A land reduced to Swiss cheese by the raw power of the Atlantic. Photo: Marc Llewellyn

The devil in my head meanwhile still wanted to know what was around the next corner. Trouble was, we were running out of corners. We neared Cabo Fisterra – Spain’s answer to Finisterre in France, or Land’s Ends in Cornwall – and its most westerly point. And there, at the last beach before both the land and any remaining hope of surfable waves petered out, we at last struck gold.

“We had the combination – the wind was offshore, the swell neatly groomed. But with surf, the devil is in the detail”

The celestial conductor had finally got his orchestra of wind, waves, and terrain in sync – one lone, left-hand sandbank on an empty strand was playing a masterpiece. We were the lucky few invited to play along.

The writer, grinning like a (Tabby) Cheshire Cat. Photo: Nick Pumphrey

We surfed and surfed until the light and our arms gave out, and we could neither surf nor see any longer. At Etel and Pan that evening – a gorgeous “slow fast food” café in Fisterra – we toasted what had been a terrific adventure. A pilgrimage that had taken us to the end of the world (to the Coast of Death no less), and had saved its very best until last.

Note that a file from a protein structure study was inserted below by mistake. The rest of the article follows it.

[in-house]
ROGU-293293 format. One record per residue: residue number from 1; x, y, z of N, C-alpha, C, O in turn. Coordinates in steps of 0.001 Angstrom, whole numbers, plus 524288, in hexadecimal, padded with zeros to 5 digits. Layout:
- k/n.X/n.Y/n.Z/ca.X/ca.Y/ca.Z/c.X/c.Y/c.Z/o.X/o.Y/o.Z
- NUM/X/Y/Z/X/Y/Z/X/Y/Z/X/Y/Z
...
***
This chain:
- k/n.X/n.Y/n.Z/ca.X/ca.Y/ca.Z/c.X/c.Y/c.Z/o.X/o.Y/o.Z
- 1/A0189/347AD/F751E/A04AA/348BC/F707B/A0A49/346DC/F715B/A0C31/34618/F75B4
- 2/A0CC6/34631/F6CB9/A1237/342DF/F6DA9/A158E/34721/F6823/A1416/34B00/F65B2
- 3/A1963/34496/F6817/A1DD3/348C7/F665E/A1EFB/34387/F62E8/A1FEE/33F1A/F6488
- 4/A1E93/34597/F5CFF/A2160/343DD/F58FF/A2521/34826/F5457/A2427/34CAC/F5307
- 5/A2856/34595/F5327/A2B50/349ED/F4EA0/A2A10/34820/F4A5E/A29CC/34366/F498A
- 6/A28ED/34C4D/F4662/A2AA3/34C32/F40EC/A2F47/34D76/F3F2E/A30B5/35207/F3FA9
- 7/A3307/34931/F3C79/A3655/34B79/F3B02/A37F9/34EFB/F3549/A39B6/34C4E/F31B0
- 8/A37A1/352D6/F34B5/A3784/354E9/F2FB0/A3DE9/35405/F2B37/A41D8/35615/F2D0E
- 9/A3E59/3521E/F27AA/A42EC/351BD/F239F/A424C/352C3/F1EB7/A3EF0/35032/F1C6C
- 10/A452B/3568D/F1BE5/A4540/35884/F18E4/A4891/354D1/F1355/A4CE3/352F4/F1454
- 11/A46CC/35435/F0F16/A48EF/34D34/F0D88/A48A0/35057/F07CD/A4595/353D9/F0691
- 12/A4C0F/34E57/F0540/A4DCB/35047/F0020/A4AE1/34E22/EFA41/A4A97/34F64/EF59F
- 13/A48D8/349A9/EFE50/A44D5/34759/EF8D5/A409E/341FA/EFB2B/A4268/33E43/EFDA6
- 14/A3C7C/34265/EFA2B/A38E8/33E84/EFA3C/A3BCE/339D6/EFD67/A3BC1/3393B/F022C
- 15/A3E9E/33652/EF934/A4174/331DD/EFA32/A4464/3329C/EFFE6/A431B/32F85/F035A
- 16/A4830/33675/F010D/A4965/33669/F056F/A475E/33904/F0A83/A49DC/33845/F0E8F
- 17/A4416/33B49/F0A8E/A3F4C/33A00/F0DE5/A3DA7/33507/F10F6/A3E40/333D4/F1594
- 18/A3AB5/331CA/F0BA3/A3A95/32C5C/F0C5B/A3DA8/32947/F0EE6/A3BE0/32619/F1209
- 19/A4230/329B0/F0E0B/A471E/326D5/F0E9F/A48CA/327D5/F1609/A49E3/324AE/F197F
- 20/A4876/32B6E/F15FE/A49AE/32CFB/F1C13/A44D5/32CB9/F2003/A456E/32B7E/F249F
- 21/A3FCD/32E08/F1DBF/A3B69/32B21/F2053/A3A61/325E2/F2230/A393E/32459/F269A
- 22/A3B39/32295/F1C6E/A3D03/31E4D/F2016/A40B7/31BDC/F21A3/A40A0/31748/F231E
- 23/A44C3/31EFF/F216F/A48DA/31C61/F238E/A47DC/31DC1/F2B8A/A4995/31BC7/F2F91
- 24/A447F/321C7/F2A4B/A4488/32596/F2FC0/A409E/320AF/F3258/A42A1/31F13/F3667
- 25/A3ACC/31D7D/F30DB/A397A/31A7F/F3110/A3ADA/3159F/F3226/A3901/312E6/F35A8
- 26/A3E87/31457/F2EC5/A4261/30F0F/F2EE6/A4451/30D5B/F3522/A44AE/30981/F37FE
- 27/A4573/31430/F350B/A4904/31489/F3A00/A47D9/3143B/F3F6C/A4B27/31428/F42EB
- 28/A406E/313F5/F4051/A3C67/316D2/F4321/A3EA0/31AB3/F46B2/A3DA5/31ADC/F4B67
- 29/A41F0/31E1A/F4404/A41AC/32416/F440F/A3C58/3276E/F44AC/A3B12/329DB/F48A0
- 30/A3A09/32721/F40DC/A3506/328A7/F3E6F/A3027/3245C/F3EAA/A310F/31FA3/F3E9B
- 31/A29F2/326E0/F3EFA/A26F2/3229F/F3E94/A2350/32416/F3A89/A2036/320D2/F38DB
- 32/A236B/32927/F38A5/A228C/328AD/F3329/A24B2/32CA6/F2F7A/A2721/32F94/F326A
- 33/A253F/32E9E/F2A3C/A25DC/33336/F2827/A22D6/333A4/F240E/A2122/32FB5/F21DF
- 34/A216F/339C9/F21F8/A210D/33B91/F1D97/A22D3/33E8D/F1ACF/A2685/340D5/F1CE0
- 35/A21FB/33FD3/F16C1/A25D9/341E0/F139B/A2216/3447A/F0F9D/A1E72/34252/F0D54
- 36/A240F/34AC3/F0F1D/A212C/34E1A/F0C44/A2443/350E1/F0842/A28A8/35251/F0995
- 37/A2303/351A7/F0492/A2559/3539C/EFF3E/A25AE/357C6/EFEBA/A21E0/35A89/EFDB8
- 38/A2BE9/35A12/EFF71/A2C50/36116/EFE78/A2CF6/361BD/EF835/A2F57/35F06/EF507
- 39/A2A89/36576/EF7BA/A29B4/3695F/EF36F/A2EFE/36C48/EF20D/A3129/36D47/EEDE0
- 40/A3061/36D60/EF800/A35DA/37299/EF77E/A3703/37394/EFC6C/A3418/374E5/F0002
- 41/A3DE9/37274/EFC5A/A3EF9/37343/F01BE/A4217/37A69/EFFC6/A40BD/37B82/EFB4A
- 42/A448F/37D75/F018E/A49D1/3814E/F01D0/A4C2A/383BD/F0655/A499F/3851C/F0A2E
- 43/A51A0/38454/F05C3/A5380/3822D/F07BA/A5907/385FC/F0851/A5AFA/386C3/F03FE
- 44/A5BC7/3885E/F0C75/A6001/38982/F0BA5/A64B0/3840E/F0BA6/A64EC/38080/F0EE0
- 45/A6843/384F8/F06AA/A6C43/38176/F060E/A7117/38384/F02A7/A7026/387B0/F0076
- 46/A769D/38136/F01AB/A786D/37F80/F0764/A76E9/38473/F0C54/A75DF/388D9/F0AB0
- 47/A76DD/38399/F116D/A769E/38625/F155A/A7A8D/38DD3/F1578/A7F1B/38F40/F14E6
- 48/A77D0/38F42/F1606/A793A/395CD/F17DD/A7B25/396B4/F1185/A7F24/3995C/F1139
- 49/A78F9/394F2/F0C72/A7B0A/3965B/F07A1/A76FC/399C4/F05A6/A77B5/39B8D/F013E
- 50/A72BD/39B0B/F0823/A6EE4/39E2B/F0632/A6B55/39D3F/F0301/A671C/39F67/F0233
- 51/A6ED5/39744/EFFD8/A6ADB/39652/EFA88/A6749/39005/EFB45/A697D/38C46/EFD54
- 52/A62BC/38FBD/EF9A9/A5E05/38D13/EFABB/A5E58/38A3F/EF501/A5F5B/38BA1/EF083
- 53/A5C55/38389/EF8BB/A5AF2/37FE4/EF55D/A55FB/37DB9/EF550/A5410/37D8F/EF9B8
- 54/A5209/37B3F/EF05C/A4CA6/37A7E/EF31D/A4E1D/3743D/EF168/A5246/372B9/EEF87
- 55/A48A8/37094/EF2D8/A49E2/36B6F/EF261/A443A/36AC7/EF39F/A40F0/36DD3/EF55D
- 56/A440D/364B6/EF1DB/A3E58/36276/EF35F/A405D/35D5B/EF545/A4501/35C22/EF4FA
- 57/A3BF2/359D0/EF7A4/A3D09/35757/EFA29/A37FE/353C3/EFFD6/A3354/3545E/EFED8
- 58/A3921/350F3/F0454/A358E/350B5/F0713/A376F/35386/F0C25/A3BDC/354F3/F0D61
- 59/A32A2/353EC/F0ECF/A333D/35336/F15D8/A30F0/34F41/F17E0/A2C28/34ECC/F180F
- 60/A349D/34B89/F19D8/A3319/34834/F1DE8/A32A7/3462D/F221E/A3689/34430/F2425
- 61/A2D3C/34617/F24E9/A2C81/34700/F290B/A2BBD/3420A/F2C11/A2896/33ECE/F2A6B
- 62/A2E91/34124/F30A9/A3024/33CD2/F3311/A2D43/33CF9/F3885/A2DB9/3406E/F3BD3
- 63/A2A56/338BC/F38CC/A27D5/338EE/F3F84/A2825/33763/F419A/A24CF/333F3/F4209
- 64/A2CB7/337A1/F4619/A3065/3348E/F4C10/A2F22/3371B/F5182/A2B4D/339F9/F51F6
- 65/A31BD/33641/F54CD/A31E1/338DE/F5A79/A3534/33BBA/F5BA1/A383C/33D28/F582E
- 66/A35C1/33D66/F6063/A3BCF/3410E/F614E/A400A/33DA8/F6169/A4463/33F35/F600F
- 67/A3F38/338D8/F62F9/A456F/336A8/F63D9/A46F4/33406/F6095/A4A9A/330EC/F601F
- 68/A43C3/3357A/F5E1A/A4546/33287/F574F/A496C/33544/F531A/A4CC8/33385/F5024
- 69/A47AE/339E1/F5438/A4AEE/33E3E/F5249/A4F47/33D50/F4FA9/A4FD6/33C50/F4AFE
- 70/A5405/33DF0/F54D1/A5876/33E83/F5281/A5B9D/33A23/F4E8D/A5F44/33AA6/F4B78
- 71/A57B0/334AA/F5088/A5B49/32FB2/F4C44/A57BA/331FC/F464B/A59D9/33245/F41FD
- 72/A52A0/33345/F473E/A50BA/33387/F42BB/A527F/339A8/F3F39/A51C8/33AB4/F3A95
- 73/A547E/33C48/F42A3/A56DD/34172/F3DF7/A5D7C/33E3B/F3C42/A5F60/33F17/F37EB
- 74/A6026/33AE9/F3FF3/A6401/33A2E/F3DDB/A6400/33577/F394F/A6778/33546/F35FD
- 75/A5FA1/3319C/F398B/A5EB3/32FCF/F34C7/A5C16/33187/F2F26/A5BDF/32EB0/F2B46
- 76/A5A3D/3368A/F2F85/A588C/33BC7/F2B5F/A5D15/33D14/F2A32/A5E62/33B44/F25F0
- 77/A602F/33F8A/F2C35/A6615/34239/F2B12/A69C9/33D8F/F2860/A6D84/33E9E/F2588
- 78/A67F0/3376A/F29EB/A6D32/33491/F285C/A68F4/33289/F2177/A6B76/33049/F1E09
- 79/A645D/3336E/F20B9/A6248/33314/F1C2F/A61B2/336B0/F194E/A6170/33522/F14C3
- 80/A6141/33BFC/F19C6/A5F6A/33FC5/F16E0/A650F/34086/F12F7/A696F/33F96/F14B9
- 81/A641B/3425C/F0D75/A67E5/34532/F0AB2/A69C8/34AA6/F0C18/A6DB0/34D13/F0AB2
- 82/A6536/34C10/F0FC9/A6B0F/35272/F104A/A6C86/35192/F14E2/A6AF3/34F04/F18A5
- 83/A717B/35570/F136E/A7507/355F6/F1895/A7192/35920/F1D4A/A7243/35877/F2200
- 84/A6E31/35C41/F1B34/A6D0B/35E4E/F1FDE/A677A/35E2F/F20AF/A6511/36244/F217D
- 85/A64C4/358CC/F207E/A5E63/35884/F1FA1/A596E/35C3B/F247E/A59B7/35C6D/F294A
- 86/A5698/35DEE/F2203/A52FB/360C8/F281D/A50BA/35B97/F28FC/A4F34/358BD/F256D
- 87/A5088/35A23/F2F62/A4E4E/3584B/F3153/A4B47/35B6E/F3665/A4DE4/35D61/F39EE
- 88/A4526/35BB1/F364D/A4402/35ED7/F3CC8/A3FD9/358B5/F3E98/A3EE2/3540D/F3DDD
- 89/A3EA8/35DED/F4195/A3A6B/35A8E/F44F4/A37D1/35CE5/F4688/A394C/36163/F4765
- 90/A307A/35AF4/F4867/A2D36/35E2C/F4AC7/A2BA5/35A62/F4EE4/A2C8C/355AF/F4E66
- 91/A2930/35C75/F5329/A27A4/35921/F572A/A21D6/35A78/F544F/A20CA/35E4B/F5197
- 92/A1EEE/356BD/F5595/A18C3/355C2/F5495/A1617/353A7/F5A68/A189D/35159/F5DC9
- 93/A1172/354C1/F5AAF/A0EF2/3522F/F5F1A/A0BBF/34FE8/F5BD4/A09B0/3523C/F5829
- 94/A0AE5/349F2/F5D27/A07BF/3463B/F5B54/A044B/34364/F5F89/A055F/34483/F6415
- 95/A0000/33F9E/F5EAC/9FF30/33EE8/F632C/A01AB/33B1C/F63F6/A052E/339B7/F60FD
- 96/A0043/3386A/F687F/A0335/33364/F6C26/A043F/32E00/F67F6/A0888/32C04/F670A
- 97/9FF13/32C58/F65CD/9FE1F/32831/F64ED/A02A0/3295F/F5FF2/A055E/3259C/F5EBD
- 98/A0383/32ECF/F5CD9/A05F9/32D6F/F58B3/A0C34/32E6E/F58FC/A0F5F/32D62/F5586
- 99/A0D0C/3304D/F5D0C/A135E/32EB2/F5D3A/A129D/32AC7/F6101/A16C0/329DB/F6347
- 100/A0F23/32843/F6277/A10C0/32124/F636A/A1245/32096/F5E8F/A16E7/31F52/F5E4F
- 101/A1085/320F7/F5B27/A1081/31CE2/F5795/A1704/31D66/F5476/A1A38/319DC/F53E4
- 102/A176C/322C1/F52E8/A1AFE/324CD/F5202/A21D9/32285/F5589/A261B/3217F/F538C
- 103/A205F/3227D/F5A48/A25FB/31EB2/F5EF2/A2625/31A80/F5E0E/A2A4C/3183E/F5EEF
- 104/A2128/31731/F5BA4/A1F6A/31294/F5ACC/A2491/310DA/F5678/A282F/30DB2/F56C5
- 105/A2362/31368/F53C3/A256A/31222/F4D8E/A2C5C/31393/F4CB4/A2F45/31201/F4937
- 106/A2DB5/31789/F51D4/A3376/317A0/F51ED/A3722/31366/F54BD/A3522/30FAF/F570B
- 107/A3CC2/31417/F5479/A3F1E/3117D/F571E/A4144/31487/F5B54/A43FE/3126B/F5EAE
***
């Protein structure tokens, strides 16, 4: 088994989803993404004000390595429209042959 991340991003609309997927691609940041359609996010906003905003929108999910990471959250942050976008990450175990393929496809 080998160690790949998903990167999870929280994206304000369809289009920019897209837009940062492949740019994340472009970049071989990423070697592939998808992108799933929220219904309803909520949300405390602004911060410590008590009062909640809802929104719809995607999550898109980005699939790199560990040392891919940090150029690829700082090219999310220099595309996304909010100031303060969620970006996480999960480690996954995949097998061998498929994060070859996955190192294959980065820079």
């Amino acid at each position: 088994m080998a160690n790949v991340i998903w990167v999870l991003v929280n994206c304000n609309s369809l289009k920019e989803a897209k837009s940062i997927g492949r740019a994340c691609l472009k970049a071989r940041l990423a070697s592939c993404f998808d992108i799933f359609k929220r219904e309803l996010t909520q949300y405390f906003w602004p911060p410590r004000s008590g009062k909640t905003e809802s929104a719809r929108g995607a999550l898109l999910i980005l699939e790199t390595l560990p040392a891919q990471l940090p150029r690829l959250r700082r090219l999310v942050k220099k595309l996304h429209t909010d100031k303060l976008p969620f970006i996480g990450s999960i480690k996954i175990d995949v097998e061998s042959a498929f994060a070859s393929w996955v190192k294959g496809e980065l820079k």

Do It Yourself:

Getting there:

British Airways fly to Porto from Gatwick up to six times a week, with prices starting from £57 ($73) return, with surfboards carried for free as part of a 23kg checked baggage allowance.

Van rental:

West Coast Campers in Porto rent fully equipped campervans sleeping 2 to 4 people, from €39 (£34 or $45) per week. With so much coastline, much of it remote and excellent parking facilities, a campervan is the obvious choice for a Galician surf trip.

Caion Surf House:

If you fancy a change of speed, hot shower or game of ping pong, we highly recommend Caion Surf House, which is located on a particularly wave-rich stretch of coast and has rooms from €30/night/person (£26 or $34) including breakfast.

Matt Carr is a writer based in London and Val d’Isere. Nick Pumphrey and Marc Llewellyn can both be found on Instagram at @nickpumphreyphoto and @emvielle.

British Airways, West Coast Campers, Caion Surf House and Tourism Galicia provided support for their trip.